miles east-southeast of the Delaware Capes.
One of the crucial
steps in smartly executing the crash dive was closing the main induction
valve, which controlled the 16-inch diameter air intake that ventilated
the submarine on the surface, and in particular, supplied external oxygen
to the diesel engines. Because timing this action was particularly
critical, manning the main induction valve was generally entrusted to the
most experienced men onboard, in S-5’s case, the Chief of the
Boat, Gunner’s Mate Percy Fox. In earlier trials, S-5’s main
induction, located overhead in the submarine’s control room had proven
extremely hard to manipulate. Moreover, the large, lever-operated
Kingston valves which admitted water to the bottom of the six main
ballast tanks were also notoriously recalcitrant and often took several
men to operate. To accelerate crash dives, it had become common practice
to open the Kingston valves somewhat prior to diving and depend on the
air trapped in the ballast tanks to prevent them from filling. Then, to
initiate submergence, the vents at the top of the tanks would be opened
to allow incoming water to drive out the air and flood the tanks.
Some 20 minutes
before the planned crash dive, Cooke ordered the Kingstons opened to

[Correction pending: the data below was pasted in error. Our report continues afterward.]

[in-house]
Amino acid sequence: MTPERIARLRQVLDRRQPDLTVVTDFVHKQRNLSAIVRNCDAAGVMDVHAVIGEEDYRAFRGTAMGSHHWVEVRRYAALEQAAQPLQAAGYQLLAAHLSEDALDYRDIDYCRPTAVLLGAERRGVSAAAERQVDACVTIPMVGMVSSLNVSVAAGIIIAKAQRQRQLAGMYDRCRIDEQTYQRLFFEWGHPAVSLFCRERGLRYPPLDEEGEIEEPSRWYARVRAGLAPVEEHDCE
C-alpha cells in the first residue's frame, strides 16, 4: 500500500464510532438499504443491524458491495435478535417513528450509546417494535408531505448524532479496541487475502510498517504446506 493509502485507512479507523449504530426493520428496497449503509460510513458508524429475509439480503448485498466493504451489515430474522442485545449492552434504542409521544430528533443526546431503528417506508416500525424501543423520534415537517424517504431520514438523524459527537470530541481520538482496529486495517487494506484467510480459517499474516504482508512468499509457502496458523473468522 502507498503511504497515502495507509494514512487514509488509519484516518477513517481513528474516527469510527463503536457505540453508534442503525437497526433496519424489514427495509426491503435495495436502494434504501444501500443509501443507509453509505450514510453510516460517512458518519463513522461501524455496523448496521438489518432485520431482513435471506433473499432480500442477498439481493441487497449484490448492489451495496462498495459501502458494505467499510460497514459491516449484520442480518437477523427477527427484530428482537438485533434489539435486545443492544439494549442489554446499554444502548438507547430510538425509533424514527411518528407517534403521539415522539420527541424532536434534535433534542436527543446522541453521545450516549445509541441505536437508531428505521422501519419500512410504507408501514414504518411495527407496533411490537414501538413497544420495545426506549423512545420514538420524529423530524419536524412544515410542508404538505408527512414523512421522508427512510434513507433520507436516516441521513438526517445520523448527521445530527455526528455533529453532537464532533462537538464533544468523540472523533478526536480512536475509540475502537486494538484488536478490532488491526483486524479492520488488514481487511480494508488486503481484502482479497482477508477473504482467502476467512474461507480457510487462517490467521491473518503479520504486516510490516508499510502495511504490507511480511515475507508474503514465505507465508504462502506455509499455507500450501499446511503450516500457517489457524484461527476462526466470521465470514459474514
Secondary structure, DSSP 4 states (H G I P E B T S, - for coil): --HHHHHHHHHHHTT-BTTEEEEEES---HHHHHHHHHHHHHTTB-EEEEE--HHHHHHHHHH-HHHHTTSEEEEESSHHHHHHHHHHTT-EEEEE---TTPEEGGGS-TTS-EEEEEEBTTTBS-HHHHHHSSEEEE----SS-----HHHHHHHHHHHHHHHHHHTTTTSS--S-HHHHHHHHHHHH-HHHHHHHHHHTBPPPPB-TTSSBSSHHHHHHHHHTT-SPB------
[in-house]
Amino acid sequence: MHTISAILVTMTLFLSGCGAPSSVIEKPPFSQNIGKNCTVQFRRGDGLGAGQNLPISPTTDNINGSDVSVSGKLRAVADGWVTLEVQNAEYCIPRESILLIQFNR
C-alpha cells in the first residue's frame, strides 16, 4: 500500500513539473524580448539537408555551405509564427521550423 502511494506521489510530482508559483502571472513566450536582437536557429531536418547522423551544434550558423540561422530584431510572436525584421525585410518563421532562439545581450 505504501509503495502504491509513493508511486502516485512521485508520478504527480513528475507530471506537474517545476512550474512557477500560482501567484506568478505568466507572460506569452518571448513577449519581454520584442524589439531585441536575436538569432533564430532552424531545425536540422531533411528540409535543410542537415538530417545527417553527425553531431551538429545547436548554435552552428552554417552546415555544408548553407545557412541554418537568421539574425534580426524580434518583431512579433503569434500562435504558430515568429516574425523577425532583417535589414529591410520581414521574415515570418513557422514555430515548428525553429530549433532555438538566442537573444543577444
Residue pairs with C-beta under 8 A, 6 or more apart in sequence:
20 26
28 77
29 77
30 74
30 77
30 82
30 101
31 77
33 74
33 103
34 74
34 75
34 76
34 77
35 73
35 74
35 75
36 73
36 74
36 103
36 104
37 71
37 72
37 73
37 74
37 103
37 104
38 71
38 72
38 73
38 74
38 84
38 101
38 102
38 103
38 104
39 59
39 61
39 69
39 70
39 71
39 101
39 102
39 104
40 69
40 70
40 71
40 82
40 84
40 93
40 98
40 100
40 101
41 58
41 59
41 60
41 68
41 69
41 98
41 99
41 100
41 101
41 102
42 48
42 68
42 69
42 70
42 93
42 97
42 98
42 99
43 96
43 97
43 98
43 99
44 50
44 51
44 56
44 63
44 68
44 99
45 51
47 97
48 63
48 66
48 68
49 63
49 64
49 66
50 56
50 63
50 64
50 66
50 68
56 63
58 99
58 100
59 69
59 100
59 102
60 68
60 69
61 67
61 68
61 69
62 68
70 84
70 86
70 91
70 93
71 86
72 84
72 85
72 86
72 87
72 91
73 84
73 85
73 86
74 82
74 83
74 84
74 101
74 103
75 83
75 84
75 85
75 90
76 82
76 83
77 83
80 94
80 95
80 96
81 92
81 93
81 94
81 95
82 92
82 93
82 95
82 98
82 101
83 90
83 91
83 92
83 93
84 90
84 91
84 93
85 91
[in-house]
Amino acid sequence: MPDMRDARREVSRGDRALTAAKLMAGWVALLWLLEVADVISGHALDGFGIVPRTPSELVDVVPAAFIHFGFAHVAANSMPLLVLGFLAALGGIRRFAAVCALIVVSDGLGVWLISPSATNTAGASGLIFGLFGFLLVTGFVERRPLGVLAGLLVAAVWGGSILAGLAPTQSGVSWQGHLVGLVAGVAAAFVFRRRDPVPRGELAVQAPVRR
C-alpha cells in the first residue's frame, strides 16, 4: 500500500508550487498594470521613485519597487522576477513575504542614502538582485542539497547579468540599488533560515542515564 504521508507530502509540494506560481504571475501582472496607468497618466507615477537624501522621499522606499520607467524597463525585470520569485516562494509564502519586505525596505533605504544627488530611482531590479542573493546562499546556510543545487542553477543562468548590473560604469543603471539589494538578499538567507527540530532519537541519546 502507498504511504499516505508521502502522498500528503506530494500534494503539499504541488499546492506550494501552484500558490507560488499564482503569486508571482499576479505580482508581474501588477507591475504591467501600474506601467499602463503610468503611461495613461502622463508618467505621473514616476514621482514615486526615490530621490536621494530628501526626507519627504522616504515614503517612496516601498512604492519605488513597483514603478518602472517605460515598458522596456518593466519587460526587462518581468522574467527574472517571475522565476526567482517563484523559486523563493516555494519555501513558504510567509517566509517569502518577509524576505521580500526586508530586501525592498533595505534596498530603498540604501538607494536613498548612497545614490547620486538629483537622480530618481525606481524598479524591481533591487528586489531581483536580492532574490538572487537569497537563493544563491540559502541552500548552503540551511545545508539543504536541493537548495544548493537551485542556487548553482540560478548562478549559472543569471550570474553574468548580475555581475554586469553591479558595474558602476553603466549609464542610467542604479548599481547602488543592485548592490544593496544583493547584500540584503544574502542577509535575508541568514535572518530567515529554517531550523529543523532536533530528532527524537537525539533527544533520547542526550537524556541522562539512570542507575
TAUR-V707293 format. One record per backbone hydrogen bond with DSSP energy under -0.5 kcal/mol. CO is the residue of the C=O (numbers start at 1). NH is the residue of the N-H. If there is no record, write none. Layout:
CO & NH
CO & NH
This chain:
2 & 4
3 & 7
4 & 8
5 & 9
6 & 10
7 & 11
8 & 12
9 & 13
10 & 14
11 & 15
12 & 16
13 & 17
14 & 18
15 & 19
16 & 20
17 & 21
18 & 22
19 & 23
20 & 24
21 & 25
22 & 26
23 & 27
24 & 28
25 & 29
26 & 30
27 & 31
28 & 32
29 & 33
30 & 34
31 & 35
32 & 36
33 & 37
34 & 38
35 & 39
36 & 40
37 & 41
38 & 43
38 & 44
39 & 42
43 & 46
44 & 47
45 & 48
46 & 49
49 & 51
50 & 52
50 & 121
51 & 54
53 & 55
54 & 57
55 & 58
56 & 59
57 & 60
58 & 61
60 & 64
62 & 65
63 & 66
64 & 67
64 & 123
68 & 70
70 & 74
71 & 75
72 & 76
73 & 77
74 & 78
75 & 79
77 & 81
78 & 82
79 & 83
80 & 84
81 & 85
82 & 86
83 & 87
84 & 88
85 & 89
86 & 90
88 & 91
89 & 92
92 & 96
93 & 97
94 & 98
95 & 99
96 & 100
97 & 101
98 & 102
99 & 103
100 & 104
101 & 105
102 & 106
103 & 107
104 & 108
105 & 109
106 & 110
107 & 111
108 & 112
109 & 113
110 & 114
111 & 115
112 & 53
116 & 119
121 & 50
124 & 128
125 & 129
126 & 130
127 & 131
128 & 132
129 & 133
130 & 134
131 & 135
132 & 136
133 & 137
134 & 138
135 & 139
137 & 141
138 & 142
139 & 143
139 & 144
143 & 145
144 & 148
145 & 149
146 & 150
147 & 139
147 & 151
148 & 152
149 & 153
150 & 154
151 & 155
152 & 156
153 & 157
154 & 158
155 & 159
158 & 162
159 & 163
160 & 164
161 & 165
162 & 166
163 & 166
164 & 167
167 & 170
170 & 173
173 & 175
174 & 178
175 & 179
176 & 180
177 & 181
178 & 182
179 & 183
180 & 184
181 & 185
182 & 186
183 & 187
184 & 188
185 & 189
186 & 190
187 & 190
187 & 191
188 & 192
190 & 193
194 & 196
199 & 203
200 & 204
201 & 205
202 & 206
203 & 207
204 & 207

allow S-5 to “ride on her vents.” Almost immediately, the boat
developed a list to starboard, indicating that one of the ballast tanks
on that side was shipping water prematurely. Correcting the problem
required considerable opening and closing of the stubborn Kingston
valves, and because this required additional manpower on the levers,
Percy Fox jumped in to help out. By the time the submarine was ready to
dive, she was riding on an even keel, but the Kingstons required constant
attention to keep her there.
On 1 September 1920, 55 miles east southeast of the Delaware Capes, USS S-5
(SS-110) flooded and settled to the bottom in 30 fathoms of water after her
crew failed to close the main induction valve during a crash dive.
Ultimately, all 40 of her officers and men survived because of their own
perseverance and the assistance of two passing merchanips.
was divided into five main compartments as shown here. In the initial
flooding, the torpedo room was almost entirely filled, and when seawater
reached the battery wells and generated deadly chlorine gas, the battery
room was abandoned also. S-5’s crew eventually escaped the